" God is a Spirit," and must be worshipped " in spirit " and truth." We must therefore " call upon our souls, and " all that is within us, to bless his holy name : " we must also intreat him to assist us, that we may " lift up our " souls " unto him ; otherwise the most excellent words, and the most melodious singing, will be entirely unacceptable. But alas ! how prone are we all to forget his benefits ! Without constant recollection we shall continually omit to render thanks to God, for the unceasing favours of his providence and grace: and indeed we never keep pace with our great Benefactor in these returns, or in making a proper use of his goodness. His readiness to forgive makes way for all his other benefits to the sinful race of men : and without an interest in his pardoning mercy, no natural endowments, or providential gifts, will prove real blessings. But the true believer may praise the Lord, for having forgiven, and for daily forgiving, all his iniquities, having set forth his own " Son to be the propitiation for " our sins, and for the sins of the whole world." (Note, 1 John 2:1-2.) He is also daily healing the diseases of the soul, which are far more malignant than those of the body : and as he preserves our temporal lives, so he redeems the souls of his people from merited destruction, " and crowneth them with loving-kindness and tender " mercies." The plentiful provision made for our outward wants, and even for our enjoyment, demands a tribute of grateful praise : but the feast, with which our God satisfies the souls of his people, is a far more important obligation. (Notes, Ixiii. 1 ) The renewal of health after wasting sickness is very pleasant, and should be acknowledged with hearty thanksgiving : yet the renewal of our souls to holiness, and the renewal of our spiritual strength from day to day, are blessings of a nobler and more enduring nature. But we cannot recount the half of our mercies, nor by any means form a due estimate of them, till they be completed in eternal glory. We should therefore, to enliven our gratitude, trace these streams back to the foantain. and consider the Lord’s constant goodness to his- people, as well as his peculiar kindness to us. He is the righteous Judge of the world, and the Patron of all that are oppressed : he rescued Israel from Egyptian bondage, and executed judgment on their haughty oppressors : but he redeems his people from a far more deplorable slavery. " He made known his ways unto Moses, and his acts to " the children of Israel : " but he has displayed, more clearly, his glorious perfections by his Son Jesus Christ ; and has afforded us far greater advantages than they enjoyed. We are shewn in the most effectual manner, that " The LORD is merciful and gracious, slow to anger, and " plenteous in mercy : " and happy are we, if we have come at his invitation to share the blessings of his gospel. In this case, we may indeed experience rebukes and corrections ; but " he will not always chide, neither will he " keep his anger for ever : " and every humbled penitent knows, " that he hath not dealt with him after his sins, " nor rewarded him according to his iniquities." If indeed this be our character, we need not yield to discouragement, at the consideration of our most atrocious and multiplied transgressions ; seeing the mercies of God are still larger than they all : and when we trust in those mercies, he will put away our sins far from us, and " bury them in the " depths of the sea." Indeed we are yet weak and frail ; our days are few, our temporal comforts are withering as the grass, and we shall soon be gone, and " our place will " know us no more :" but our heavenly Father " knoweth " our frame, and remembereth that we are dust ; " and he pities us under all our sorrows and trials. He will indeed thwart our wayward inclinations, and will not indulge us to our hurt ; he will also rebuke and correct us for our sins : but he will support and comfort us under every trial, and he cannot want power to relieve his afflicted children. His mercy is from everlasting in its origin, and to everlasting in its blessed effects, and should be habitually contrasted with all the fading glories of this world : and those, who belong to the Lord, have the fairest prospect of felicity for their children ; and may entertain a cheerful hope, that he will make known his righteousness and salvation even to their remote posterity. But they are distinguished by their characters, as well as by their privileges : for they " join themselves to the Lord" according to his gracious covenant, and, while they trust in his mercy, they " re" member his commandments to do them." (Notes, Is. 55: 1- 3; 56. 3- 7) Our glorious God and King has prepared a mercy- seat for his throne in heaven, on which he rules over all. Let us then rejoice, that innumerable hosts of angels, who " excel in strength," are continually celebrating his praises. Their employment and happiness consist in doing his commandments, in hearkening to the voice of his word, in being his servants, and doing his pleasure. Such would have been our constant delight, if we had not been fallen creatures ; such it is in a measure become,, if we are " born of God ; " and such it will be for ever in heaven to all who arrive there : nor can we be perfectly happy, till we can take unwearied pleasure in perfect obedience to the will of our God. Let us then copy the examples of these bright spirits; and cordially join our feeble hallelujahs to their exalted praises of God our Saviour : let us glorify him, along with " all his works in ’’ all places of his dominion;" and rejoice in hope, that the earth, as well as the heavens, will at length be filled with those who praise the Lord, and " do his commandments, hearkening unto the voice of his word."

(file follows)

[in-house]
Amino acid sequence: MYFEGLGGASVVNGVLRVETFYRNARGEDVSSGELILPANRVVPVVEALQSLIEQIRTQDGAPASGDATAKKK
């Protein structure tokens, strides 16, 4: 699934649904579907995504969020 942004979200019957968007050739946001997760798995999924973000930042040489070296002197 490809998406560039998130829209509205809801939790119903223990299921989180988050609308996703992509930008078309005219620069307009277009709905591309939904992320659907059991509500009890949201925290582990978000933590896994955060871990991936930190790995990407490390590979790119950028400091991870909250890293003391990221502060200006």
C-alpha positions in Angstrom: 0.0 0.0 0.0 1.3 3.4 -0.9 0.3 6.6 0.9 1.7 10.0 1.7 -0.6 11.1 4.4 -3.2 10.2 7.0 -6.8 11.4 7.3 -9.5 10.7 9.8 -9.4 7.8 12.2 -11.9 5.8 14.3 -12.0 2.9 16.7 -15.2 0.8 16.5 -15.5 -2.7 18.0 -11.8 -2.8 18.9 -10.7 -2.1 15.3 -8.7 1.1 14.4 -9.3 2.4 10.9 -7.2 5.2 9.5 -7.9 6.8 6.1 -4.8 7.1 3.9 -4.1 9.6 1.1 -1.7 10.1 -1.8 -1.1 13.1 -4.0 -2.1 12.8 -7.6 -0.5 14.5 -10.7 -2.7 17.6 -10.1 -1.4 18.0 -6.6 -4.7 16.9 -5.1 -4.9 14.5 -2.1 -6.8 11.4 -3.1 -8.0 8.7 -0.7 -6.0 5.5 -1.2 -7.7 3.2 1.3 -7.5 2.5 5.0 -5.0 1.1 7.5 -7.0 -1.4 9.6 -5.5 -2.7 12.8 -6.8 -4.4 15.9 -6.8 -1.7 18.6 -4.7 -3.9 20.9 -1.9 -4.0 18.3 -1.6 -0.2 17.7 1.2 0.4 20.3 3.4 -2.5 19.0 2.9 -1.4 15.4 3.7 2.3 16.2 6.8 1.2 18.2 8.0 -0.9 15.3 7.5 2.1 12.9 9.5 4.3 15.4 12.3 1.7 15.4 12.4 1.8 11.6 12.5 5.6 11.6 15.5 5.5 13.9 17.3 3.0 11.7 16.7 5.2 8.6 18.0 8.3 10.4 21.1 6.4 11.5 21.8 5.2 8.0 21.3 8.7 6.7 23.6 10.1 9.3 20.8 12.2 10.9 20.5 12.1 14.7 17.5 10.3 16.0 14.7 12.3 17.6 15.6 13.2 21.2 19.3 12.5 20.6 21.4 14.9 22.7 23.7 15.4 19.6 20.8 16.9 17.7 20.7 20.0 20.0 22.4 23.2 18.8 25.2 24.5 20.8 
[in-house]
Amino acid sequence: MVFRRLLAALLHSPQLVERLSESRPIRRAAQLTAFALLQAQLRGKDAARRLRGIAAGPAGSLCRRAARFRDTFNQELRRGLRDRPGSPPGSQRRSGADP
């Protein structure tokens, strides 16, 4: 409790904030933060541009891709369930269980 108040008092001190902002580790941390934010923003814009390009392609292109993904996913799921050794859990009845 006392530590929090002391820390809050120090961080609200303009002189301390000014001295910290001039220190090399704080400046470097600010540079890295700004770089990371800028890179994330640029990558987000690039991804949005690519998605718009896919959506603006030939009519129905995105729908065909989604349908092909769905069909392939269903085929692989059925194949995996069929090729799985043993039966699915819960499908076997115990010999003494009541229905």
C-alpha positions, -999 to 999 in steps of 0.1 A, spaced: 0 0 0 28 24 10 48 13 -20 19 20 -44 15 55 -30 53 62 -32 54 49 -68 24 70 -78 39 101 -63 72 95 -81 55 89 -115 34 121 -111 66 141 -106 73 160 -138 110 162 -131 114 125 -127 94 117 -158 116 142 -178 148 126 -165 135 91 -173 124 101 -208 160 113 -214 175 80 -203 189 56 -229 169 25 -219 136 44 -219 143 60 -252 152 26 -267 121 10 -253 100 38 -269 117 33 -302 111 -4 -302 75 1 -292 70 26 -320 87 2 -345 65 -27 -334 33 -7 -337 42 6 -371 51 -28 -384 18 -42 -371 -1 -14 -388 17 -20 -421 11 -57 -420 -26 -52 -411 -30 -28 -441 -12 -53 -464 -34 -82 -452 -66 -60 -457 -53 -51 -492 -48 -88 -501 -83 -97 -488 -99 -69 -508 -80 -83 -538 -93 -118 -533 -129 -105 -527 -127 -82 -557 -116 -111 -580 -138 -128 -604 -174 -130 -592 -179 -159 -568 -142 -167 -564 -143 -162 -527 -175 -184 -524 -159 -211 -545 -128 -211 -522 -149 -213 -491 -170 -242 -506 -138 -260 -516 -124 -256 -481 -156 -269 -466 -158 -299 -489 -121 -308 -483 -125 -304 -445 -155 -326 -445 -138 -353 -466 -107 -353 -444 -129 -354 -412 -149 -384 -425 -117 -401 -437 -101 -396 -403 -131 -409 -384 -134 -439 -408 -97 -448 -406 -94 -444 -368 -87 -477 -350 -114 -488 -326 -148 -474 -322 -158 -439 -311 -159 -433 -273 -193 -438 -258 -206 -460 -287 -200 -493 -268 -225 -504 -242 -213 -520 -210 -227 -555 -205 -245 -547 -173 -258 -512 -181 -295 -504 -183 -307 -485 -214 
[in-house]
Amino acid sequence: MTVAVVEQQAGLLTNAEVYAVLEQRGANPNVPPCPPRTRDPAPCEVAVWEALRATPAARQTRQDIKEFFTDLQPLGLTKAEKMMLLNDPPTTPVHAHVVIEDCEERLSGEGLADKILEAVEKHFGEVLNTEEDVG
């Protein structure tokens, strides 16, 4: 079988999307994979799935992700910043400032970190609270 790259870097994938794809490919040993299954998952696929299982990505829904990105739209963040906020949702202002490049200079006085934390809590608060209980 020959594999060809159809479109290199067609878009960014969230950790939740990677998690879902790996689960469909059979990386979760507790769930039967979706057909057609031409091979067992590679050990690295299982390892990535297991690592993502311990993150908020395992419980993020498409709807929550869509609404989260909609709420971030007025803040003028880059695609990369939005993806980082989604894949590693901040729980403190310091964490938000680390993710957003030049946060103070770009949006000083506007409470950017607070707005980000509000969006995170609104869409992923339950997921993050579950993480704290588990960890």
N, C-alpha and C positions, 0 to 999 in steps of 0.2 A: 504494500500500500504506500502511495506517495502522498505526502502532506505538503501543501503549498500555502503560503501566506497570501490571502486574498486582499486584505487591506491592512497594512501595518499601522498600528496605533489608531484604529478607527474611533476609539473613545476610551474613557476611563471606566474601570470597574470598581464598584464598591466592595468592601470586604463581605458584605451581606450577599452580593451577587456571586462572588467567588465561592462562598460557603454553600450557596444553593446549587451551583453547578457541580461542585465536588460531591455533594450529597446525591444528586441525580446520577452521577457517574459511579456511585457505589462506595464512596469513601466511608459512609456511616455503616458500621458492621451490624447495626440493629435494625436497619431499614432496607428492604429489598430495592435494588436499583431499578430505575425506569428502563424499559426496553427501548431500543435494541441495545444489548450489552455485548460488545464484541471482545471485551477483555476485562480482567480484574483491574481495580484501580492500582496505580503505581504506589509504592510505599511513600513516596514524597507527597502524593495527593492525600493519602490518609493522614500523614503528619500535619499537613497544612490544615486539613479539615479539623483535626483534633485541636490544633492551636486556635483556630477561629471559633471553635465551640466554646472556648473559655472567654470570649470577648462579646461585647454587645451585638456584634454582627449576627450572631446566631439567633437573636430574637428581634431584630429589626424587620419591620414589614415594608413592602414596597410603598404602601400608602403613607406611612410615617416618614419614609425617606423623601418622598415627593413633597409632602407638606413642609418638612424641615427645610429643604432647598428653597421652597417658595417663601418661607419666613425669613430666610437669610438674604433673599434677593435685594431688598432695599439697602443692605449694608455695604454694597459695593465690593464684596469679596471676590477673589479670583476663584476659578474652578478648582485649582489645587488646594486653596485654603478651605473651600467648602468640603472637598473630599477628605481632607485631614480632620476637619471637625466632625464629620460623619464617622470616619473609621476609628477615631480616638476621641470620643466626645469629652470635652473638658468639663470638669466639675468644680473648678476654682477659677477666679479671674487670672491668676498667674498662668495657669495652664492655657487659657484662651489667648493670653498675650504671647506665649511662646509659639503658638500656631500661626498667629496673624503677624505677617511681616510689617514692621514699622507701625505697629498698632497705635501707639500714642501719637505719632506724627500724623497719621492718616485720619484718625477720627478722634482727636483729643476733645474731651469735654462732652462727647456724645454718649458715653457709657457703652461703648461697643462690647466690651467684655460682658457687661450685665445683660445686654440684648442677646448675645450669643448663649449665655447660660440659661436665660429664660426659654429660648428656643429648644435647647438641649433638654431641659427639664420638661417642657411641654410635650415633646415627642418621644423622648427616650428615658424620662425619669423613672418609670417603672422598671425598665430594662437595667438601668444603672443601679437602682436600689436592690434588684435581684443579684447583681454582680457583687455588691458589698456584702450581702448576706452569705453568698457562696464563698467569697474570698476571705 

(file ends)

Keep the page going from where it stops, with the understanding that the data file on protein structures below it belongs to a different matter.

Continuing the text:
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Bibliographical Information
Scott, Thomas. "Commentary on Psalms 103". Scott's Explanatory Notes, Practical Observations on the book Psalms. 1804.